PHOTO COURTESY OF SOAR!
Sister Kathleen Lunsmann, (center) an Immaculate Heart of Mary Sister who serves as president of SOAR! (Support Our Aging Religious), poses at the group’s Nov. 3 awards dinner in Washington with Cardinal Theodore McCarrick, the archbishop emeritus of Washington who received the Saint Katharine Drexel Award, and Jane Sullivan Roberts, who received the Saint Elizabeth Ann Seton Award.
PHOTO COURTESY OF SOAR! Sister Kathleen Lunsmann, (center) an Immaculate Heart of Mary Sister who serves as president of SOAR! (Support Our Aging Religious), poses at the group’s Nov. 3 awards dinner in Washington with Cardinal Theodore McCarrick, the archbishop emeritus of Washington who received the Saint Katharine Drexel Award, and Jane Sullivan Roberts, who received the Saint Elizabeth Ann Seton Award.

Receiving the highest honor from SOAR! (Support Our Aging Religious), Cardinal Theodore McCarrick said the nation’s women and men religious demonstrate “what the Catholic Church is all about” in their lives of educating the nation’s youth and caring for the poor, the sick and immigrants.

“My life has been touched by religious women and men so often,” said the archbishop emeritus of Washington, who received SOAR!’s Saint Katharine Drexel Award at the group’s Nov. 3 awards dinner at the National Museum of Women in the Arts in Washington, D.C.

Cardinal McCarrick said throughout his life he has been blessed to know members of religious communities, noting that he was taught by women religious and then by Jesuit priests as he was growing up, and later as a priest and bishop, witnessed their range of services to those in need.

Now in his retirement, the cardinal lives at the Jeanne Jugan Residence in Washington operated by the Little Sisters of the Poor, where he said he has experienced their hospitality and goodness.

“We will never be able to thank” religious sisters, brothers and priests enough for their lives of service, Cardinal McCarrick said, noting that through their ministries they bring Christ to people and prepare them for life, to do “great things and small things” for others.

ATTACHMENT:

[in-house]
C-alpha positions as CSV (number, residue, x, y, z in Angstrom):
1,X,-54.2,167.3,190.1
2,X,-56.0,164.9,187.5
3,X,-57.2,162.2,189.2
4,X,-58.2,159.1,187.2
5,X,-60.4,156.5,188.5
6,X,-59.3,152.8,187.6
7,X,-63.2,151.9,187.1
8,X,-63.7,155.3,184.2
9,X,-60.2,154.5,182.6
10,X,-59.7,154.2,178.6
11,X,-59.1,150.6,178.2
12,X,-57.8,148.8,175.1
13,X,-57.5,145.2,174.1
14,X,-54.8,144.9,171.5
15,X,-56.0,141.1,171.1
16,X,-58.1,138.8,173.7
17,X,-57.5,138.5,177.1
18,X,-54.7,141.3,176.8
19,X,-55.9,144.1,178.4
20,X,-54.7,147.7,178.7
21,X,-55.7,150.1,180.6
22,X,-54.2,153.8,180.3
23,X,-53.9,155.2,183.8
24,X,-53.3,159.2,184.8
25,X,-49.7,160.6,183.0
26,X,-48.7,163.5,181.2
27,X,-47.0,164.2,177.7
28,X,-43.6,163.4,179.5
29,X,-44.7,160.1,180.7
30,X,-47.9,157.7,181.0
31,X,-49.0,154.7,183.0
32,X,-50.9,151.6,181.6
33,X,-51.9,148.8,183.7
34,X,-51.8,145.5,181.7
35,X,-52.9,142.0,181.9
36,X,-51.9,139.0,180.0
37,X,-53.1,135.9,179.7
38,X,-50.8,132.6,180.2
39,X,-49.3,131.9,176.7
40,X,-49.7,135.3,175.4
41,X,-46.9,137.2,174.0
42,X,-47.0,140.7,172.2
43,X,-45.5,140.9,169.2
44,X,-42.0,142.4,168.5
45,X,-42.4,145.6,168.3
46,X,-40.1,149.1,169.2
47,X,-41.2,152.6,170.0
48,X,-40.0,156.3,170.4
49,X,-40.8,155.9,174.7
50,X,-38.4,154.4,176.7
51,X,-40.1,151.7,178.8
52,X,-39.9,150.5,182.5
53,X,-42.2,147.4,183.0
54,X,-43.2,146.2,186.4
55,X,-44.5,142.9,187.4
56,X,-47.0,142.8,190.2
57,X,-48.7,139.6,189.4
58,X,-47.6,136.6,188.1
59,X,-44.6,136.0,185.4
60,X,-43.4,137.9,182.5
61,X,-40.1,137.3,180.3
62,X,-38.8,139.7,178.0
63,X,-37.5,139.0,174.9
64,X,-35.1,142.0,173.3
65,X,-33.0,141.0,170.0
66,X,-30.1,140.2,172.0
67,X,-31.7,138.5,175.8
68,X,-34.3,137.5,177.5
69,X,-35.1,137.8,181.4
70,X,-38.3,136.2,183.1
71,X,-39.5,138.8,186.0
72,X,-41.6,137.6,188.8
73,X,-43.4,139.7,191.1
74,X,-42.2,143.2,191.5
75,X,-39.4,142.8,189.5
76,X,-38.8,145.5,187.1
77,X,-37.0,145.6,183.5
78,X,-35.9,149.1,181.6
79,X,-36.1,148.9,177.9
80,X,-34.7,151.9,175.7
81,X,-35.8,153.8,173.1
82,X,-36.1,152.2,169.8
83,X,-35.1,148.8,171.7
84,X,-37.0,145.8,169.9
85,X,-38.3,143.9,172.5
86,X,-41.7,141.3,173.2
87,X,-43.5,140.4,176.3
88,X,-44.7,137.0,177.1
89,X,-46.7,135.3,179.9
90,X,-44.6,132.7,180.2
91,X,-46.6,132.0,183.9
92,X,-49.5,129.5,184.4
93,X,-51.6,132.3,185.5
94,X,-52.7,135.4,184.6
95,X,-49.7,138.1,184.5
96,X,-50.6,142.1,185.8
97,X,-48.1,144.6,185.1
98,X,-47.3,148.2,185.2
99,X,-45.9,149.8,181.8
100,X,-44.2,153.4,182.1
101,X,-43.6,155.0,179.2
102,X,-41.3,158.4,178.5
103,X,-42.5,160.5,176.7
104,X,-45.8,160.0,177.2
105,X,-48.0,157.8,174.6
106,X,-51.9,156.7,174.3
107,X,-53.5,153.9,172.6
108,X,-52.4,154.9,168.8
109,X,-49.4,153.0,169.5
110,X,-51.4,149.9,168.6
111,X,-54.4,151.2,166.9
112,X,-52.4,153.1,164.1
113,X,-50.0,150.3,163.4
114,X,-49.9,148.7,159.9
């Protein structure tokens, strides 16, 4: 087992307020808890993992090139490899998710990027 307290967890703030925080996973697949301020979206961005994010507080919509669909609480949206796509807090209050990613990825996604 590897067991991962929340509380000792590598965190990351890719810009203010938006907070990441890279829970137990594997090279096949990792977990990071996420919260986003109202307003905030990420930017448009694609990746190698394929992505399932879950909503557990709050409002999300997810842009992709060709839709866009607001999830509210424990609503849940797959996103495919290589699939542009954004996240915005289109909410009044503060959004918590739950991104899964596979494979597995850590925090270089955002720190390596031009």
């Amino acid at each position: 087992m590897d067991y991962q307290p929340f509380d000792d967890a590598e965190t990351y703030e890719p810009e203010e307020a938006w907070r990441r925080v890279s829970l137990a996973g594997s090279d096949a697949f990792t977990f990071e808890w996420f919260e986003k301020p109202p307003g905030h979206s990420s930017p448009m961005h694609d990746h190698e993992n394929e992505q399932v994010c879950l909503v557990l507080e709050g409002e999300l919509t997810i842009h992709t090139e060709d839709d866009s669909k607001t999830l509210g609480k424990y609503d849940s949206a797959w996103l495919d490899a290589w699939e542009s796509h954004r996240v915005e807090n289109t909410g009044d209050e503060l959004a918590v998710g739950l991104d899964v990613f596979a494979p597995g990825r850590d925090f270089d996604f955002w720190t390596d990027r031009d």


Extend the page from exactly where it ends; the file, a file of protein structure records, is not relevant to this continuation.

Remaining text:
Reflecting on the vocations of women and men religious, the cardinal said, “It’s something you do if you love the Lord. This is the road you take to follow Him.”

Cardinal McCarrick said he felt “totally unworthy” to receive the group’s honor, but he said it was very meaningful to him. Later, he jokingly added, “I’m 87, so it’s now or never!”

The awards dinner was emceed by Kathleen Matthews, formerly a longtime news anchor and reporter for the ABC-TV affiliate in Washington who later worked as the chief communications officer for Marriott International. She and her husband Chris Matthews – the host of the MSNBC show Hardball and the author of a new biography of Bobby Kennedy – are longtime supporters of SOAR!, which was founded by a group of concerned laypeople in 1986 to help the nation’s religious face a mounting shortfall in retirement funds.

In introducing Cardinal McCarrick, Matthews noted his service as archbishop of Washington from 2001-06, when he founded the Redemptoris Mater Mission Seminary and helped lead a capital campaign for the archdiocese’s educational and charitable ministries, and who in his retirement has continued supporting Catholic Relief Services in its outreach to the poor around the world and has promoted interfaith dialogue and cooperation in the Middle East. She noted the cardinal was known for saying, “We are all brothers and sisters in God’s one human family.”